The World Food Travel Association has kicked off a “Cascadian Cuisine” initiative. From the press release,
…a new initiative focused on the development of a regional food and drink brand as a tool for economic development. The goal is that the new regional food brand will drive consumer awareness, create jobs and support the tourism efforts of communities across the region. At the meeting, the Association welcomed some of the most fervent food, drink and tourism players in the region to discuss topics such as borders, agricultural hallmarks, local entrepreneurship and sustainability in Cascadia.
Erik Wolf, Executive Director of WFTA explained the vision, “At its very core, Cascadian Cuisine is about economic and community development – bringing awareness, infusing fresh cash from outside the area, creating jobs, and preserving communities and the culinary culture of our region.”
Cascadian Cuisine draws deeply on the passion and unsurpassed quality of food and drink found in the bio-region that includes northwestern California, Oregon, Washington, southwestern British Columbia, Idaho and western Montana. In other words, as Jason French, Chef/Owner at Portland’s popular Ned Ludd Restaurant, says “the quality of our food and drink is very much grounded in the quality of the agricultural products found in Cascadia.”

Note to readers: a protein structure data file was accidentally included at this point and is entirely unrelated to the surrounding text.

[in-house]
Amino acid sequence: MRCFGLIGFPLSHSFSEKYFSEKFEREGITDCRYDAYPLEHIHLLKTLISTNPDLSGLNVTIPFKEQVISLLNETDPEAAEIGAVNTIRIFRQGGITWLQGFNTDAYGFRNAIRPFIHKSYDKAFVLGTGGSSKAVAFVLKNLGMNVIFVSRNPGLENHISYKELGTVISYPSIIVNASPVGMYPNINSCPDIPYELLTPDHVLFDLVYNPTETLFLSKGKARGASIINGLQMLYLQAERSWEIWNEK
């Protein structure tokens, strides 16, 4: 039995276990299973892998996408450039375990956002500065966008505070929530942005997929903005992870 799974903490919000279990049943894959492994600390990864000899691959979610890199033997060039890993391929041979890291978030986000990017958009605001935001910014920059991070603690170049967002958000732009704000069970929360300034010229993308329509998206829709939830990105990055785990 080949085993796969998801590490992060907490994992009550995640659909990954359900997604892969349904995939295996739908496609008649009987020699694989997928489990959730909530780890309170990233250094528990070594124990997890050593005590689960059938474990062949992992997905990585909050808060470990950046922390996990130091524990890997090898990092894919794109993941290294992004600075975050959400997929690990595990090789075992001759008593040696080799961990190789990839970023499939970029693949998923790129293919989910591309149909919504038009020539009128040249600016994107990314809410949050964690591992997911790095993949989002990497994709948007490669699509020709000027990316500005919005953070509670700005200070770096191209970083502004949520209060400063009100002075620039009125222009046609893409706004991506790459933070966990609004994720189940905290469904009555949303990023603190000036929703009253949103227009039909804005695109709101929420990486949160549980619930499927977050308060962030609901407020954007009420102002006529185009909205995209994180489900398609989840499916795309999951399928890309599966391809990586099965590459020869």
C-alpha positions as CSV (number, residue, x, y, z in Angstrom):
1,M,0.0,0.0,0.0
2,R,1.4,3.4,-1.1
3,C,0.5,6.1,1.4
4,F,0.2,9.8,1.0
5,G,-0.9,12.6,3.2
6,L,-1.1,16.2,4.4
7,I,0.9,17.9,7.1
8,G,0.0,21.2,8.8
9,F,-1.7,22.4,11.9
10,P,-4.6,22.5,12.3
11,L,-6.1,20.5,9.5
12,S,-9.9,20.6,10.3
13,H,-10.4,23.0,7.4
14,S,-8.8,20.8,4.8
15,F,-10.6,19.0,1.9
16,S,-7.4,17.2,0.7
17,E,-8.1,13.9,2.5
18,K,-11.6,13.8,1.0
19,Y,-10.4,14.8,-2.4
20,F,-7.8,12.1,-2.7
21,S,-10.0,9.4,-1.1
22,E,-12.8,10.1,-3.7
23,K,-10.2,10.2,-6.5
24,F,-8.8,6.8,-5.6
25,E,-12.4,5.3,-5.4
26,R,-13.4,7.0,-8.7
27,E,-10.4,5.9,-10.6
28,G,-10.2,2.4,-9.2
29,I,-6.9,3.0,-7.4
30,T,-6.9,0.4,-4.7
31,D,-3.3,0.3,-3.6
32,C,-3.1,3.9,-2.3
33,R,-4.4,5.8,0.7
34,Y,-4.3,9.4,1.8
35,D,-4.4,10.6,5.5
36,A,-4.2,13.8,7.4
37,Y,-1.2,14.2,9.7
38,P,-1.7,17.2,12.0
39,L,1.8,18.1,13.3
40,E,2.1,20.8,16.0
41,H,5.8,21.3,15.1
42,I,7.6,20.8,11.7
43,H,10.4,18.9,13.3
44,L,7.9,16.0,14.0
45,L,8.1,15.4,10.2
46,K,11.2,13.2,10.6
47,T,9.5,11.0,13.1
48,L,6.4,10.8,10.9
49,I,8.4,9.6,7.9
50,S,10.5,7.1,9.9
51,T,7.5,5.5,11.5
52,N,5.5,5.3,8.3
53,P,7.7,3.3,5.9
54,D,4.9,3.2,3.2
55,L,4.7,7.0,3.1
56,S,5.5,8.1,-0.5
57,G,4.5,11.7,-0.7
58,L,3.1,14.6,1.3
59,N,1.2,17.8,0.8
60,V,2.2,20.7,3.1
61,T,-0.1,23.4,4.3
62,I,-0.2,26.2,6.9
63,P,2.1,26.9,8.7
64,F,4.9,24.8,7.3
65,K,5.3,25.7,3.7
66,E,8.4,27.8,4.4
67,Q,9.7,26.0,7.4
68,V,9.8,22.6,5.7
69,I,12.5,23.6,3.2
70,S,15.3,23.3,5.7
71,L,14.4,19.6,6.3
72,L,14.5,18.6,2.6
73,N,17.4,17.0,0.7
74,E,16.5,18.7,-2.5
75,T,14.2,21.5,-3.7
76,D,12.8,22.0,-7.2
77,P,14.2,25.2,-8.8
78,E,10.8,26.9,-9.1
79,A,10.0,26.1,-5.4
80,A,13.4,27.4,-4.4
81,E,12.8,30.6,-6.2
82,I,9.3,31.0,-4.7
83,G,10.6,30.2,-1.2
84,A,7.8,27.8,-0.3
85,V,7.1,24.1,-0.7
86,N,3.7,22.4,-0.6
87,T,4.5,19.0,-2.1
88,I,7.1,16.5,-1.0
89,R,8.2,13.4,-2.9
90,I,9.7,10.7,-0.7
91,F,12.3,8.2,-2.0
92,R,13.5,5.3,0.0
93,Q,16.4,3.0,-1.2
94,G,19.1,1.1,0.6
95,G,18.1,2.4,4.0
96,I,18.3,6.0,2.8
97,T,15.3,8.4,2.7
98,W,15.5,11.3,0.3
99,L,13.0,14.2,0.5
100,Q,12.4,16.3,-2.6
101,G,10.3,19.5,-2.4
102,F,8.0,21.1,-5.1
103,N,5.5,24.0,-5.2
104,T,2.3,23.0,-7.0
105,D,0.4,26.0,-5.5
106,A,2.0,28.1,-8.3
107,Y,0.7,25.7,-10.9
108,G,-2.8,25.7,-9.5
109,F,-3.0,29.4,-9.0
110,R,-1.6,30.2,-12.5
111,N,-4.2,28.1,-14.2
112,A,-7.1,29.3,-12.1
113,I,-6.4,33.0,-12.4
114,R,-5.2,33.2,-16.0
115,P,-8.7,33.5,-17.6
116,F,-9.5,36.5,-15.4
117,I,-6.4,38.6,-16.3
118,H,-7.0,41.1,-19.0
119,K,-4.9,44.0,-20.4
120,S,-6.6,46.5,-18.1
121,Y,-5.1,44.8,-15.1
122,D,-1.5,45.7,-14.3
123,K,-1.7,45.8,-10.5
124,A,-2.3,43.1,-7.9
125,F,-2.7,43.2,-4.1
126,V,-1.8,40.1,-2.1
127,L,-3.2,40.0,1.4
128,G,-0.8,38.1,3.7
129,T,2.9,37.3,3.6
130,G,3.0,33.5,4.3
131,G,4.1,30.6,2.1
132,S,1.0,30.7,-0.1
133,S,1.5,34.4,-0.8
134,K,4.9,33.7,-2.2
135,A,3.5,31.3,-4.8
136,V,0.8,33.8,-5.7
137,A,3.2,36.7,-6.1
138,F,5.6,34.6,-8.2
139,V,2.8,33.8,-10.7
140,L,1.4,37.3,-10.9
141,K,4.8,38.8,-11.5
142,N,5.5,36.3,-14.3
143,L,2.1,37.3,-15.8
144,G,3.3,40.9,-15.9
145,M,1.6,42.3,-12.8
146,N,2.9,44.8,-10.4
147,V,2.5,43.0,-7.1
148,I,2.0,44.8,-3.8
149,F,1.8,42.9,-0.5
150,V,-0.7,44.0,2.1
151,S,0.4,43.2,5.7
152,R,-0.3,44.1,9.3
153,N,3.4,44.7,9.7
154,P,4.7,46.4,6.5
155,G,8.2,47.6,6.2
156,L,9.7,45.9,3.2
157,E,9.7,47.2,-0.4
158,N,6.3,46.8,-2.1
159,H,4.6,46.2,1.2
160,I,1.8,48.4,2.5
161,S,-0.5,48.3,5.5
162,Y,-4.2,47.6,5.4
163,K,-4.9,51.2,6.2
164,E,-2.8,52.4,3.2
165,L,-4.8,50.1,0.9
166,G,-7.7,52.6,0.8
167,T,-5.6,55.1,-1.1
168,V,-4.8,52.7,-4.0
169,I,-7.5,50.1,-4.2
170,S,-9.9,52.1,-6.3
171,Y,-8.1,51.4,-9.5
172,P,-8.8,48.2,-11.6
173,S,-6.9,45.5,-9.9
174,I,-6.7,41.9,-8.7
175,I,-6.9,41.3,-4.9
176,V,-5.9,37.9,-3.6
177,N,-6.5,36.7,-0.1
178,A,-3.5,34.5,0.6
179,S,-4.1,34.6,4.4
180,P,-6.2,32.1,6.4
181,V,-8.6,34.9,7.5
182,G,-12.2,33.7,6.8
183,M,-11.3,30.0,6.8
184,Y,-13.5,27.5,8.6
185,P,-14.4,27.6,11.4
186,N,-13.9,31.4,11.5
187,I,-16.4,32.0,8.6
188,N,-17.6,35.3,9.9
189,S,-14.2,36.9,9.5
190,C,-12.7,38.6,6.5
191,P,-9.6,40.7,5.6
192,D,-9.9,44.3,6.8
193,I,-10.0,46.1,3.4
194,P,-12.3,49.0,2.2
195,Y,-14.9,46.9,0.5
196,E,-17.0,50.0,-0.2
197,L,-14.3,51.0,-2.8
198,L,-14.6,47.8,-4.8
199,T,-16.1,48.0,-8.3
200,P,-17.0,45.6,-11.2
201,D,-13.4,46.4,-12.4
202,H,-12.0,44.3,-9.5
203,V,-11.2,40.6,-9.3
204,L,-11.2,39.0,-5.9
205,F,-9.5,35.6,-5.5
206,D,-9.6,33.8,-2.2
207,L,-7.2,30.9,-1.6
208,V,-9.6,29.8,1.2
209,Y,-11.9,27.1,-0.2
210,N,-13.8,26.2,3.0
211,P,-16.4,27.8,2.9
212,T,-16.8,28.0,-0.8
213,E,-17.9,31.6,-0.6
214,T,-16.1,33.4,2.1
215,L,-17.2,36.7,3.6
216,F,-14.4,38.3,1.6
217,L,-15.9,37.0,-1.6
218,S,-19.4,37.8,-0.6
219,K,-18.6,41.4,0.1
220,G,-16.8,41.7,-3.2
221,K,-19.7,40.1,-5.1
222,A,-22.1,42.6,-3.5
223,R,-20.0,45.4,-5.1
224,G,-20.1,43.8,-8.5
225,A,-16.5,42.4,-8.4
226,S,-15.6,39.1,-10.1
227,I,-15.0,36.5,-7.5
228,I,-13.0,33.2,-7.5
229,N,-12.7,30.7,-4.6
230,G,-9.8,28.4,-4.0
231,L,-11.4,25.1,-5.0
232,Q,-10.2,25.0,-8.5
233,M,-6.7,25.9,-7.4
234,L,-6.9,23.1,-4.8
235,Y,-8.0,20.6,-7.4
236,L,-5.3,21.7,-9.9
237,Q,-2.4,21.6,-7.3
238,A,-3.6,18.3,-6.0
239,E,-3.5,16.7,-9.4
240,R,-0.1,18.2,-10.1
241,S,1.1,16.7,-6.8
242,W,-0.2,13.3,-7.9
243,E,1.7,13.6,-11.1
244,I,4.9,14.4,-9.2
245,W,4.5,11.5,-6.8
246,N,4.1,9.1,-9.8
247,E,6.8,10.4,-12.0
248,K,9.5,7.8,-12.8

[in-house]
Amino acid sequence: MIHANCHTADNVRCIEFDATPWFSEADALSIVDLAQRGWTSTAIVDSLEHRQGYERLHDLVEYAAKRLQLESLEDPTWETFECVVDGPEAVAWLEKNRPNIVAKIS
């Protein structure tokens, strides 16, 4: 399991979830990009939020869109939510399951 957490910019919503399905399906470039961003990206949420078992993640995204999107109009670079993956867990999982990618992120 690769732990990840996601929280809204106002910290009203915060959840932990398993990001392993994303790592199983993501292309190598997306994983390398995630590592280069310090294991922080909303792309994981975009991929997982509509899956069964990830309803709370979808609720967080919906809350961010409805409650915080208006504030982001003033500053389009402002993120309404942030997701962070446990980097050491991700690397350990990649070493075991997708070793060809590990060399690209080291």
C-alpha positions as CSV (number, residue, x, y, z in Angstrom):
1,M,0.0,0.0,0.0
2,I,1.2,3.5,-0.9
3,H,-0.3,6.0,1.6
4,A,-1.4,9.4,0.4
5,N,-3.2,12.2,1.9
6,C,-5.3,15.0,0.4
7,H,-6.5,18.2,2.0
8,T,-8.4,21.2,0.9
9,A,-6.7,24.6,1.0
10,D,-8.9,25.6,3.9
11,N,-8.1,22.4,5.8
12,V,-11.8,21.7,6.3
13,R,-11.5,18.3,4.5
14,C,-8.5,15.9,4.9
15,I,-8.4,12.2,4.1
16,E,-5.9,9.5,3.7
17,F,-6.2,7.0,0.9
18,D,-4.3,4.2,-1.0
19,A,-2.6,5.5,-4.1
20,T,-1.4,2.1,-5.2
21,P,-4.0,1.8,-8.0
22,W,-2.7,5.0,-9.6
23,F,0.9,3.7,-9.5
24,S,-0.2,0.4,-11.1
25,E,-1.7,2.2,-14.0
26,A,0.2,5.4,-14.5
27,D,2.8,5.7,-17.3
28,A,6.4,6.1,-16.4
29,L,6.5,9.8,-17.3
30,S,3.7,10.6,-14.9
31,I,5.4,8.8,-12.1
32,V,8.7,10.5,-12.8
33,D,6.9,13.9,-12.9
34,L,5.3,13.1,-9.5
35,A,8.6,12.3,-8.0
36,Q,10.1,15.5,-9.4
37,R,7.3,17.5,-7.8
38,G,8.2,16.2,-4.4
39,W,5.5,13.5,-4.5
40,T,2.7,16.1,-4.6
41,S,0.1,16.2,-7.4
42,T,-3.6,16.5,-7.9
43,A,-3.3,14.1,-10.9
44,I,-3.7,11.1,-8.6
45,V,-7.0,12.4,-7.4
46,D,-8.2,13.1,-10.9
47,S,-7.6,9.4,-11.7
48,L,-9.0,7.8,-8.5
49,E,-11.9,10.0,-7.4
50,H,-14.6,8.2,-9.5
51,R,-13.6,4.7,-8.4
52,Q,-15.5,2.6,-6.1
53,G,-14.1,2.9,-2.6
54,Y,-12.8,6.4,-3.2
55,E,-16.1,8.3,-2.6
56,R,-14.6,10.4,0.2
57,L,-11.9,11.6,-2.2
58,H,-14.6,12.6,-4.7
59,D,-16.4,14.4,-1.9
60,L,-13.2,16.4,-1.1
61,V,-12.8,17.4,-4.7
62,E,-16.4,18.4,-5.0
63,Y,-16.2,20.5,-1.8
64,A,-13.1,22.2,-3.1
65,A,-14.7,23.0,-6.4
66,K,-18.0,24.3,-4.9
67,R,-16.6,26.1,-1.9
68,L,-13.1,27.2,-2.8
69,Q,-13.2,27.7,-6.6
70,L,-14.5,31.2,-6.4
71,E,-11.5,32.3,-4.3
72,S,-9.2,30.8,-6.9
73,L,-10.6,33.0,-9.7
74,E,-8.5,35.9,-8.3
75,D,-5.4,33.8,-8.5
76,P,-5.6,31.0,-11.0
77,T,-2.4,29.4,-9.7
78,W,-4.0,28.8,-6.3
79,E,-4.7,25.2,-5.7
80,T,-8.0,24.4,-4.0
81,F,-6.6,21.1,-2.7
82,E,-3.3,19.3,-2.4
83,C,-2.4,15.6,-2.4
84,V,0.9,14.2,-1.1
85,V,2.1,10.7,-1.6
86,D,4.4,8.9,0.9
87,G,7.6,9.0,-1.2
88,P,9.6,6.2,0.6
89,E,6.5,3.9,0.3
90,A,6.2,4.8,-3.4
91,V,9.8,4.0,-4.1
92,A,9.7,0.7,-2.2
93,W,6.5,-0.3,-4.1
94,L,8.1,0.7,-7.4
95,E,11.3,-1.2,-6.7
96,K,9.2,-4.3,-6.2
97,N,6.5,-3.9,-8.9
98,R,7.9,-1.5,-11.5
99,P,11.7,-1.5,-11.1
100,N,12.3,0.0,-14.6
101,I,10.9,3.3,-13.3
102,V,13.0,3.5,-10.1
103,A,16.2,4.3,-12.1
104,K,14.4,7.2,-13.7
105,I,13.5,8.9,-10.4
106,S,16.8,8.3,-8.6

Jason Knibbs, a tourism specialist from Vancouver, BC, Canada said he was “glad that the Association started the discussion about Cascadian Cuisine – a regional partnership like this has great opportunities.”
Do we really need our own regional cuisine? How about “Good Food”? Maybe we should just designate neighborhoods – “Inner Northeast Portland Cuisine”. Where does it stop!?
Feel free to argue/educate me. More information here.
Do these people, the WWTF, get paid to come up with these stupid ideas?
“Do we really need our own regional cuisine?” Is this a rhetorical question? How is it that regional cuisine in many parts of the world wonderful, but if we try it here it is stupid? Provençal? Tuscan? Normandy? Bourgogne? Penang? Kanto? etc. . . These great cuisines evolved because they were connected to their own regions and developed their own identify. “Good Food” is not enough and not something that can develop a long, sustainable food culture. Good food is often defined by context and tradition as much as it is an absolute standard. I have eaten food that was good as experienced and prepared in that region and place, but once exported would cease to be good–raw chicken anyone?
The same idiots that call five blocks on the west side of downtown “The West End” and 82nd Avenue “The Jade District”.
^^ I was not aware of that. That is sad. Idiot hipster transplants strike again
FWIW, Canadians in British Columbia dislike the term “Northwest cuisine” because British Columbia is in the southwestern, not northwestern, part of Canada. Folks in BC’s food industry often refer to “West Coast” cuisine for this reason. I have no problem with “Cascadian” as a general marker of geography, and I think a good argument CAN be made for this region being blessed with the conditions that make for a culinary bounty that translates into a particular kind of “good food.” Just try being a locavore in North Dakota.
One Swell Foop says
Mmmm, I love the smell of pretension in the morning!